Of the many molecules we found in aqueous humour that suppress inflammation, only α-MSH made T cells expected to mediate inflammation suppress inflammation. In addition, we found that α-MSH like aqueous humour makes other activated immune cells, like macrophages, to make anti-inflammatory cytokines and suppress inflammation.

Removal of α-MSH from aqueous humour eliminated the ability of aqueous humour to mediate anti-inflammatory activity. The results alone are enough to support melanocortin-based therapies to suppress uveitis; however, while we were studying the use of α-MSH in therapy more was discovered, suggesting that melanocortin-based therapy can promote immune tolerance, the necessary reset of immunity.

The best-used mouse model of autoimmune uveitis is called experimental autoimmune uveoretinitis (EAU). EAU has served as an important model in understanding the activity of immune cells in autoimmune disease, testing for new therapies, and understanding the mechanisms of immune privilege. One interesting feature of this model is that unlike in humans, mice resolve uveitis on their own without intervention with resistance to a recurrence of the disease. An important feature of post-EAU is the expansion of regulatory T (Treg) cells specific to antigens within the eye. We found that α-MSH mediates the expansion of these eye-specific Treg cells.

Moreover, we found that α-MSH through the melanocortin five receptor (MC5r) activates an antigen presenting cell (APC) that in a process called counter-conversion coverts T cells that would mediate autoimmune disease into T cells that suppress autoimmune disease. These T cells are called inducible Treg cells, and they protect against reactivation of EAU. Treatment of EAU with α-MSH accelerates recovery from EAU, induces the expansion of the inducible Treg cells, and protects retinal structure from inflammation.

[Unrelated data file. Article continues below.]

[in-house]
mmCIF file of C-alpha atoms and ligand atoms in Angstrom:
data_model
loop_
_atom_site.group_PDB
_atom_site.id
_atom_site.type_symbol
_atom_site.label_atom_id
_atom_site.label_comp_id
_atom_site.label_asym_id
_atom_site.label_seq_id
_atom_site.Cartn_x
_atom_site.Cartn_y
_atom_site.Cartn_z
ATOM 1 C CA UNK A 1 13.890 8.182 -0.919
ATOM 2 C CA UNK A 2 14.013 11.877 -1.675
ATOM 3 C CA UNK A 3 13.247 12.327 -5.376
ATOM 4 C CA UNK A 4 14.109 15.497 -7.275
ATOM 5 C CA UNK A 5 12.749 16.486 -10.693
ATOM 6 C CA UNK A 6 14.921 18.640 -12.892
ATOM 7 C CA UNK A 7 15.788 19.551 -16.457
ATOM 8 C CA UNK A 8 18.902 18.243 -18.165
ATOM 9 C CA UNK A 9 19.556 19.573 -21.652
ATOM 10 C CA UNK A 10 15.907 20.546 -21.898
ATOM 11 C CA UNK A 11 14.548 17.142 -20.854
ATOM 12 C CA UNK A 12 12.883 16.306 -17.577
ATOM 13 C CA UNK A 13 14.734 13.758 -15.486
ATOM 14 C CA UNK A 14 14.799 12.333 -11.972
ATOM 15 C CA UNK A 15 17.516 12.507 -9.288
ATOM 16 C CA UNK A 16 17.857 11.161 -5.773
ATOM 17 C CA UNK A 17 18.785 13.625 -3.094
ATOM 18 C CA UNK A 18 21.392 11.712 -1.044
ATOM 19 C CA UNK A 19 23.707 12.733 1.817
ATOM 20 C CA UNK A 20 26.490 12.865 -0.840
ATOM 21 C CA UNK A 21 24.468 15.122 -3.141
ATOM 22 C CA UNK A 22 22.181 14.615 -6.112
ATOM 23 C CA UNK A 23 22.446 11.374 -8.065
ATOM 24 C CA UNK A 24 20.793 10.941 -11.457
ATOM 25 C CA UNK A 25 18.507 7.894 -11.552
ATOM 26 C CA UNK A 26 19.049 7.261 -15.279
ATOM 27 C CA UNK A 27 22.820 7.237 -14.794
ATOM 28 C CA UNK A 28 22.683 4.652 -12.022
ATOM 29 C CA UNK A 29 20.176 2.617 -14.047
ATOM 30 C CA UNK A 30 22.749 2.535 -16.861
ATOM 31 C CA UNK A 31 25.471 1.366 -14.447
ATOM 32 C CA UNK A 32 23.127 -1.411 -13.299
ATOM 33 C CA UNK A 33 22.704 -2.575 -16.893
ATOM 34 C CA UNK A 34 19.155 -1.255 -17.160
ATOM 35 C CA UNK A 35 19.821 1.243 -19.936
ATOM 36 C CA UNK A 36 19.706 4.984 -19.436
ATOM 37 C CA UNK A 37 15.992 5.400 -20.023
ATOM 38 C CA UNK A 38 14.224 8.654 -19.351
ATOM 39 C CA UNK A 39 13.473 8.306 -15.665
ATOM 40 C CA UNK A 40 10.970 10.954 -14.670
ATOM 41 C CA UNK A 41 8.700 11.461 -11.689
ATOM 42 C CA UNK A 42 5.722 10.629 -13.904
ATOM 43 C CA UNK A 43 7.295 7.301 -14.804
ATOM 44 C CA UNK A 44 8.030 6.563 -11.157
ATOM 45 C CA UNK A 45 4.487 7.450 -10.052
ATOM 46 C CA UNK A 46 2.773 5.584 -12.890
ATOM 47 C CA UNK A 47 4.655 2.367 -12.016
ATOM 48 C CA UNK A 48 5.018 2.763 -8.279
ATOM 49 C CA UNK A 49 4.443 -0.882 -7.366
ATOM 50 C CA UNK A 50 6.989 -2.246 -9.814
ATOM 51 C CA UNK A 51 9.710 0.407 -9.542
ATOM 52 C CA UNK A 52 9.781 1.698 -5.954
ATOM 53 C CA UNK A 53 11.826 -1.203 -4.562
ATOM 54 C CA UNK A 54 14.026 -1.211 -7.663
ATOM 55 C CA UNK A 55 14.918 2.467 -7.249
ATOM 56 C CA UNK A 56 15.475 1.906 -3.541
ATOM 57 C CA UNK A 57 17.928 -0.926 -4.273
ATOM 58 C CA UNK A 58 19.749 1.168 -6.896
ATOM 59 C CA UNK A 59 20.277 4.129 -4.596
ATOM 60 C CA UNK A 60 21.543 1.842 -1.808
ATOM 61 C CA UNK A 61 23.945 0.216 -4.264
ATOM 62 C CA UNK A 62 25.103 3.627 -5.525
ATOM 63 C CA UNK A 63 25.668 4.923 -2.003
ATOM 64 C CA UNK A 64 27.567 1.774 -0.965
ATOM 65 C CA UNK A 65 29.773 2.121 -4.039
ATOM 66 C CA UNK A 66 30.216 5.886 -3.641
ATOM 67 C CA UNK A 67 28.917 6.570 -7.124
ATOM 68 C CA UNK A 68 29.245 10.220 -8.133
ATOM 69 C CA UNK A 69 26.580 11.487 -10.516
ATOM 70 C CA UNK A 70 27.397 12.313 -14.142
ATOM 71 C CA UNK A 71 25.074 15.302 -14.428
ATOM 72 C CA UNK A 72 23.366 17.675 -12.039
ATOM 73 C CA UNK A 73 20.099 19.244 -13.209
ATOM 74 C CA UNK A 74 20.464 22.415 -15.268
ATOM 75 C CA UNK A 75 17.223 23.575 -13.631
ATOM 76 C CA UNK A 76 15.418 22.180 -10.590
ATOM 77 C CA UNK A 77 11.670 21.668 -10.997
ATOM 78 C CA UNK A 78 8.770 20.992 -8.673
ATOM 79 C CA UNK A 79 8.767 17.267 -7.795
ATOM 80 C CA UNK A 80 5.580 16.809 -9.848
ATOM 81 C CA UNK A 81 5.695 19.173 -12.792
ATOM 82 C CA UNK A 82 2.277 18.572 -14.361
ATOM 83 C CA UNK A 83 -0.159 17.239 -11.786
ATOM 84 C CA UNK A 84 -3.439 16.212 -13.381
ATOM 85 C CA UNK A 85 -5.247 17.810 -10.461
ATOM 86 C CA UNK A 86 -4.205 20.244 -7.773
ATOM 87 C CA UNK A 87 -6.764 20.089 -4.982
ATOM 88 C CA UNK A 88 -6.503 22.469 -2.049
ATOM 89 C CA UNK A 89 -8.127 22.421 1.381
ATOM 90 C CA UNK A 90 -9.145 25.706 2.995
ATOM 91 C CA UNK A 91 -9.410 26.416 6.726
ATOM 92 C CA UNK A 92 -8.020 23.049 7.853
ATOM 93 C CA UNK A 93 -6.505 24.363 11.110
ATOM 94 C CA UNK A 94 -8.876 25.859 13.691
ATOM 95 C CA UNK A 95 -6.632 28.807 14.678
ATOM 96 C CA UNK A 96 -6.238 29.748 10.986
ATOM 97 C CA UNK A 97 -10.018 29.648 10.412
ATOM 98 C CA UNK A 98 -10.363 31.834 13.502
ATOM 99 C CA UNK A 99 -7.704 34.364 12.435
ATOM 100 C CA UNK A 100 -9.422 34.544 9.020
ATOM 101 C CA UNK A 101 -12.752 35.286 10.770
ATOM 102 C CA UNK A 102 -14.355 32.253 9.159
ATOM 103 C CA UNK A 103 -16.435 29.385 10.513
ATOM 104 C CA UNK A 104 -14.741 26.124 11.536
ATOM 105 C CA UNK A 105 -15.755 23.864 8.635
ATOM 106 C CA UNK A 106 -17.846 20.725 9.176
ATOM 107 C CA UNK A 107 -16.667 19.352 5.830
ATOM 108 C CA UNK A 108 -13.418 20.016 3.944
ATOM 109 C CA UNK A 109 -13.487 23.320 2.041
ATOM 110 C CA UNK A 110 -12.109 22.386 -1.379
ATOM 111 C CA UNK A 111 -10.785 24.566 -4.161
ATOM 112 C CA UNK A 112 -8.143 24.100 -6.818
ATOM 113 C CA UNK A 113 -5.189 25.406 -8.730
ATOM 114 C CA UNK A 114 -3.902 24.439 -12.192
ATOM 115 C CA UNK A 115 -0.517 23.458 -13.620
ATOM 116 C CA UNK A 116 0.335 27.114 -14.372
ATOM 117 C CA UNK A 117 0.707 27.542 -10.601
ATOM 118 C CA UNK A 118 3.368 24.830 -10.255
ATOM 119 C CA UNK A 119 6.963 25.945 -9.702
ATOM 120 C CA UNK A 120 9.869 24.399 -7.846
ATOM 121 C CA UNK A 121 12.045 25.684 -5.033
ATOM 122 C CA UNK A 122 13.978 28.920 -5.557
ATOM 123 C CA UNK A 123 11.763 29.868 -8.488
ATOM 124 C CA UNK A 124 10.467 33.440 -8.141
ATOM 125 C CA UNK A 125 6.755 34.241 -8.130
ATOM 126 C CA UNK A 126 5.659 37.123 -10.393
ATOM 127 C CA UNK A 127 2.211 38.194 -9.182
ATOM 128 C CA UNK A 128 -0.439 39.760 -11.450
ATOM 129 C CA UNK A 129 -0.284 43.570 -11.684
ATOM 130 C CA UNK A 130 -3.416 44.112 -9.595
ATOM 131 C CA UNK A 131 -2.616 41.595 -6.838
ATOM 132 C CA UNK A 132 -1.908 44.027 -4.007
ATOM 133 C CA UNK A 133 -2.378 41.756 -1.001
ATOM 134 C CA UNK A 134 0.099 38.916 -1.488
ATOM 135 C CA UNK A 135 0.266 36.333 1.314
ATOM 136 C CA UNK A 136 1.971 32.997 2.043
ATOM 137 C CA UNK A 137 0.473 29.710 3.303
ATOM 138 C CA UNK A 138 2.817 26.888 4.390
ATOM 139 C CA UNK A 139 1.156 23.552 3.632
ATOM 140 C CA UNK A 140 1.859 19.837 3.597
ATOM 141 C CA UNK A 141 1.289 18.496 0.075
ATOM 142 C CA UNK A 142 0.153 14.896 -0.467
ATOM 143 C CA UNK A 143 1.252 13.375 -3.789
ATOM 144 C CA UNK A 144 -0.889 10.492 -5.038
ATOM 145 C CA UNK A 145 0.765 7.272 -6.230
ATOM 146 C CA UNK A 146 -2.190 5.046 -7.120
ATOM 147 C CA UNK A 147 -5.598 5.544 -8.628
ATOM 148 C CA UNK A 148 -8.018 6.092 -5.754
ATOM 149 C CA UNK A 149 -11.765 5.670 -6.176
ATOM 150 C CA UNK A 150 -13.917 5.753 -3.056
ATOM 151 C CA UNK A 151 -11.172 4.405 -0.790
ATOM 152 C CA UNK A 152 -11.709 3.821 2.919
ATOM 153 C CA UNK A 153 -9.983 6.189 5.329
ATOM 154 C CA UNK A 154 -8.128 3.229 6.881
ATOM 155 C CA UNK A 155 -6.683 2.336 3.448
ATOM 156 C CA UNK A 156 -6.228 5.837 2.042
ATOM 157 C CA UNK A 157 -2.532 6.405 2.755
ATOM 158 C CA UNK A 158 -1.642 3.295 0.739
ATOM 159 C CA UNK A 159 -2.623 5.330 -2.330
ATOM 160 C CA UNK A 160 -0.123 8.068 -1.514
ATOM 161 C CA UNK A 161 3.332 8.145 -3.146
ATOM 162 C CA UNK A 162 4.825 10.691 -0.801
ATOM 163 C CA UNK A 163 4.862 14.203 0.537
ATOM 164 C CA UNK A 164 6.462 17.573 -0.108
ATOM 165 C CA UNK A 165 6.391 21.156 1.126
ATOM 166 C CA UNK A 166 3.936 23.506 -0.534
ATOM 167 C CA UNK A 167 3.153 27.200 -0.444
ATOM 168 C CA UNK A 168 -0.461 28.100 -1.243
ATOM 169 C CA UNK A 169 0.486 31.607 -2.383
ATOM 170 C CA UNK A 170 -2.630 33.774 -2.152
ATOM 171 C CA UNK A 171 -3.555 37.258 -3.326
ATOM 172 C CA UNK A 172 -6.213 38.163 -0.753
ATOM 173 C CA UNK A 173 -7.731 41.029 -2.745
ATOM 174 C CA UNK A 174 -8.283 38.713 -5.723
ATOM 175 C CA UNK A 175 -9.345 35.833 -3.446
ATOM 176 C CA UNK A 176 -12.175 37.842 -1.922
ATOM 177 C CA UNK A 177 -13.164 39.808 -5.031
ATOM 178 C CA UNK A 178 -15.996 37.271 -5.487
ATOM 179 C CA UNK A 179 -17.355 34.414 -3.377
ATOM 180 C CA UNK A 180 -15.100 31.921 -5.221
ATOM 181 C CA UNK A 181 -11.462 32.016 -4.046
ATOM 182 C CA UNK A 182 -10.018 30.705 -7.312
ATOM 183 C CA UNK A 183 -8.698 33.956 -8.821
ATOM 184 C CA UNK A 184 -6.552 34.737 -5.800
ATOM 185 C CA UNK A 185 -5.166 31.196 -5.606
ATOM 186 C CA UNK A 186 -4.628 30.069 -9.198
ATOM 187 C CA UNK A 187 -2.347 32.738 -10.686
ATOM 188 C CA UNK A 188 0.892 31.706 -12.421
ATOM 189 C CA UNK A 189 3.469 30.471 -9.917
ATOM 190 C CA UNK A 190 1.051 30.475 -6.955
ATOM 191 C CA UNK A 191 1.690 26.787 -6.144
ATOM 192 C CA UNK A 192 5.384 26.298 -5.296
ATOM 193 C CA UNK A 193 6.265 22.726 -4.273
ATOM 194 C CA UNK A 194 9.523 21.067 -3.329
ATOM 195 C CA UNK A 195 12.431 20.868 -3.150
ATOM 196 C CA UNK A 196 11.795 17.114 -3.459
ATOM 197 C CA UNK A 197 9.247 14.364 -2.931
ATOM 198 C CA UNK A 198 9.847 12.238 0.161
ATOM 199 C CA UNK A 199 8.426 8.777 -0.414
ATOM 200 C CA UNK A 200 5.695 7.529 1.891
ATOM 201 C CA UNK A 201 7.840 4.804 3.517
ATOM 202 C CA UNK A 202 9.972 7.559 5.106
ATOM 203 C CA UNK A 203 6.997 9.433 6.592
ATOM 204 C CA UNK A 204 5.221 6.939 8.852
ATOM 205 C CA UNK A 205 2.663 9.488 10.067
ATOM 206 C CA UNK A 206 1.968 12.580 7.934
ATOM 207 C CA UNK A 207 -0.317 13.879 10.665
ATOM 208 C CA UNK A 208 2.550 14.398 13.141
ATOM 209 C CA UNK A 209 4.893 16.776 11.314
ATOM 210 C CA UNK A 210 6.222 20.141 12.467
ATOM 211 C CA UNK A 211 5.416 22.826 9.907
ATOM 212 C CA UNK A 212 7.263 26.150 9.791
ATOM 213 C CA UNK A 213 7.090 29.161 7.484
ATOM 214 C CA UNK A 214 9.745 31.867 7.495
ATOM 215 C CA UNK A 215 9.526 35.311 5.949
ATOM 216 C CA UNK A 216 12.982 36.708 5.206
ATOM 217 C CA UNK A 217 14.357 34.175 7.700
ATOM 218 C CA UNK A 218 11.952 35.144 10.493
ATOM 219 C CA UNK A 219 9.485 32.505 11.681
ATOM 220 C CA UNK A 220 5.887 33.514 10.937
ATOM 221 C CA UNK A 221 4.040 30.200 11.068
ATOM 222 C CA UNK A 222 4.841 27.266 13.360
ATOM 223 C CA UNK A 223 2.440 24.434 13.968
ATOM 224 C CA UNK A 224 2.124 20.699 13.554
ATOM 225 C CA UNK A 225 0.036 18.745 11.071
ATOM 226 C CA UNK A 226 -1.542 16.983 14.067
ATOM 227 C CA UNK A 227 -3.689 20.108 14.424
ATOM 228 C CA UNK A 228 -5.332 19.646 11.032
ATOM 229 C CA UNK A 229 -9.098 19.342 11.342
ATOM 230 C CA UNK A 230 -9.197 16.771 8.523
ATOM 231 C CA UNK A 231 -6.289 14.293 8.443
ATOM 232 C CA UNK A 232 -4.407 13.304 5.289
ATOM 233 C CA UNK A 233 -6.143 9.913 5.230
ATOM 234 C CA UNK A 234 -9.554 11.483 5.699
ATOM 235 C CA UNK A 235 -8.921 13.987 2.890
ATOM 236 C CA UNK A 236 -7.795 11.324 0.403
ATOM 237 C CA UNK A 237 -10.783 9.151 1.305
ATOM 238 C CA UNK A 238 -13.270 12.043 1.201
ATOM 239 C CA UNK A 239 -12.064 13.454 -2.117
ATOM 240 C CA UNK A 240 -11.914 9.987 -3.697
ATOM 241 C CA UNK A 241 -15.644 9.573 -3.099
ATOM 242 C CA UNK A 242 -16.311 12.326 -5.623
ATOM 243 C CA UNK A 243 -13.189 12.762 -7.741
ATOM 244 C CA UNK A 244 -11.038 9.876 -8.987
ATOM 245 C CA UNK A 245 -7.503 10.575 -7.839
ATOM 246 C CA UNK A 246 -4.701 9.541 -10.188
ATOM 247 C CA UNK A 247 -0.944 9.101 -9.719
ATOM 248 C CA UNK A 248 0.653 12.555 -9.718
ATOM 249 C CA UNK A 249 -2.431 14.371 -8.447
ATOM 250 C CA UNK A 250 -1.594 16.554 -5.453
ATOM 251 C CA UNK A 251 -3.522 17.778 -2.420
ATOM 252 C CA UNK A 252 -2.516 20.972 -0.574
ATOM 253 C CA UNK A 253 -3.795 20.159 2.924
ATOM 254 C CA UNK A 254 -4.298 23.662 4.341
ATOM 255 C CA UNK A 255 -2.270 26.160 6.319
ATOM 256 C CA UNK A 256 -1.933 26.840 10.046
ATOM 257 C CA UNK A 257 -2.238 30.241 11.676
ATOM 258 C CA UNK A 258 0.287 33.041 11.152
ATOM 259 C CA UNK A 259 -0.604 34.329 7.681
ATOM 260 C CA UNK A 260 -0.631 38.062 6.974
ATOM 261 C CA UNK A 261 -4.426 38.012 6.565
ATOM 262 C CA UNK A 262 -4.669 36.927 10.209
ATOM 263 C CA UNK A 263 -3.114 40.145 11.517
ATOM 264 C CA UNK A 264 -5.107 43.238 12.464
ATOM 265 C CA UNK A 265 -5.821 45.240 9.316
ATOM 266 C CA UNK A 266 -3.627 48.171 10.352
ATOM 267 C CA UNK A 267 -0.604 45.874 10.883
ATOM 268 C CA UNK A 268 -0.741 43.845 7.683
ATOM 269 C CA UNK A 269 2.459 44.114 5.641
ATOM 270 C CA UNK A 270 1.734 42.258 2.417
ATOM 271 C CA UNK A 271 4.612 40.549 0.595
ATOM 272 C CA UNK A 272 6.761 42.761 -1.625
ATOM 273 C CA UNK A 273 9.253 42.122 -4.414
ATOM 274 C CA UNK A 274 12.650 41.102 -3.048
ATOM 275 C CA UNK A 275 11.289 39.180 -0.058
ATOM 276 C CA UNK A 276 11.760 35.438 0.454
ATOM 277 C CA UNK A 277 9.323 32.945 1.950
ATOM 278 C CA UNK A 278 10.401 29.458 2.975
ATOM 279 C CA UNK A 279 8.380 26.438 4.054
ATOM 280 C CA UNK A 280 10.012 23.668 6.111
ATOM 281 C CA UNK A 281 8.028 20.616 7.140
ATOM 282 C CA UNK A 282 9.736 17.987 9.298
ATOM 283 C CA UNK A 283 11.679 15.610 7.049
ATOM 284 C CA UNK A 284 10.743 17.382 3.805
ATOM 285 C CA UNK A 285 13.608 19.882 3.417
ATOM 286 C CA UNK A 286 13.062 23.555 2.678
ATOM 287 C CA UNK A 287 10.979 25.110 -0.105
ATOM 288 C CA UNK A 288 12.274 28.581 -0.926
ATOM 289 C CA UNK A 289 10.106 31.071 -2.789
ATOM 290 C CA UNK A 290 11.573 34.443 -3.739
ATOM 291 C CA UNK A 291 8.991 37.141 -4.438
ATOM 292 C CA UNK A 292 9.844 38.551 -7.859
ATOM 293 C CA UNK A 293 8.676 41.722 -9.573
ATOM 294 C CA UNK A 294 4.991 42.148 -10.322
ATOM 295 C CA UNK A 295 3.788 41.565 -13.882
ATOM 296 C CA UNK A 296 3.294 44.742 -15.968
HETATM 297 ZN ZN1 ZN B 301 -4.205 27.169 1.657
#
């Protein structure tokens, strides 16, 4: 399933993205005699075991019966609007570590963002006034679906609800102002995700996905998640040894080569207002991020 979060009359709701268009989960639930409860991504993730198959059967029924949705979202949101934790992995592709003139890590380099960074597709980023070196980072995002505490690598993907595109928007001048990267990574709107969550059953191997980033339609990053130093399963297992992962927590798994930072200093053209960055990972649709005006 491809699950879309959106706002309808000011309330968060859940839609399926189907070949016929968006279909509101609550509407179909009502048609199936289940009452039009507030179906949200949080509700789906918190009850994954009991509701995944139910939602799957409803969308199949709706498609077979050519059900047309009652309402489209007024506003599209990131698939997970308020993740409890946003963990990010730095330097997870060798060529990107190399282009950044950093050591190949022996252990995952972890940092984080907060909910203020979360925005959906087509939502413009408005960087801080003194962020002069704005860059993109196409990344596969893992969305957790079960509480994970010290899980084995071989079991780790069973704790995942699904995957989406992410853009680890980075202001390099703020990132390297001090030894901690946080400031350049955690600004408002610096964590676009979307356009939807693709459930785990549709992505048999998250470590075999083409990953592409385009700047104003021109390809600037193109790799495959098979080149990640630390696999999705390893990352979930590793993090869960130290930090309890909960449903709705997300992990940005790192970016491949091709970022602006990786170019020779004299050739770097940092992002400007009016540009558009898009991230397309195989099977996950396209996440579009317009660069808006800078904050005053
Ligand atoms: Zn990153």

The melanocortin-based therapy may very well reestablish ocular immune privilege. Even if α-MSH is one of many molecules of immune privilege with the ability to induce tolerance, our findings demonstrate that using the melanocortin pathway is potentially an effective therapeutic approach to treat autoimmune uveitis, and preserve vision.

The molecular mechanisms of ocular immune privilege are a wealth of potential therapies to be exploited to suppress uveitis. Our findings that activation of the melanocortin pathway through the neuropeptide α-MSH is not only essential for ocular immune privilege but that it can be used to suppress autoimmune uveitis. This is a new therapeutic approach using our body’s natural molecules of ocular immune privilege, in our studies the neuropeptide α-MSH, to change the behaviour of immune cells to suppress inflammation, and autoimmune uveitis.

In addition, there is a strong possibility that melanocortin-based therapy moves us closer to the ultimate goal of resetting immunity to prevent and stop chronic autoimmune uveitis.


Andrew W Taylor


Associate Dean of Research,
Professor of Ophthalmology
Boston University School of Medicine
Tel: +1 617 358 2311


*Please note: This is a commercial profile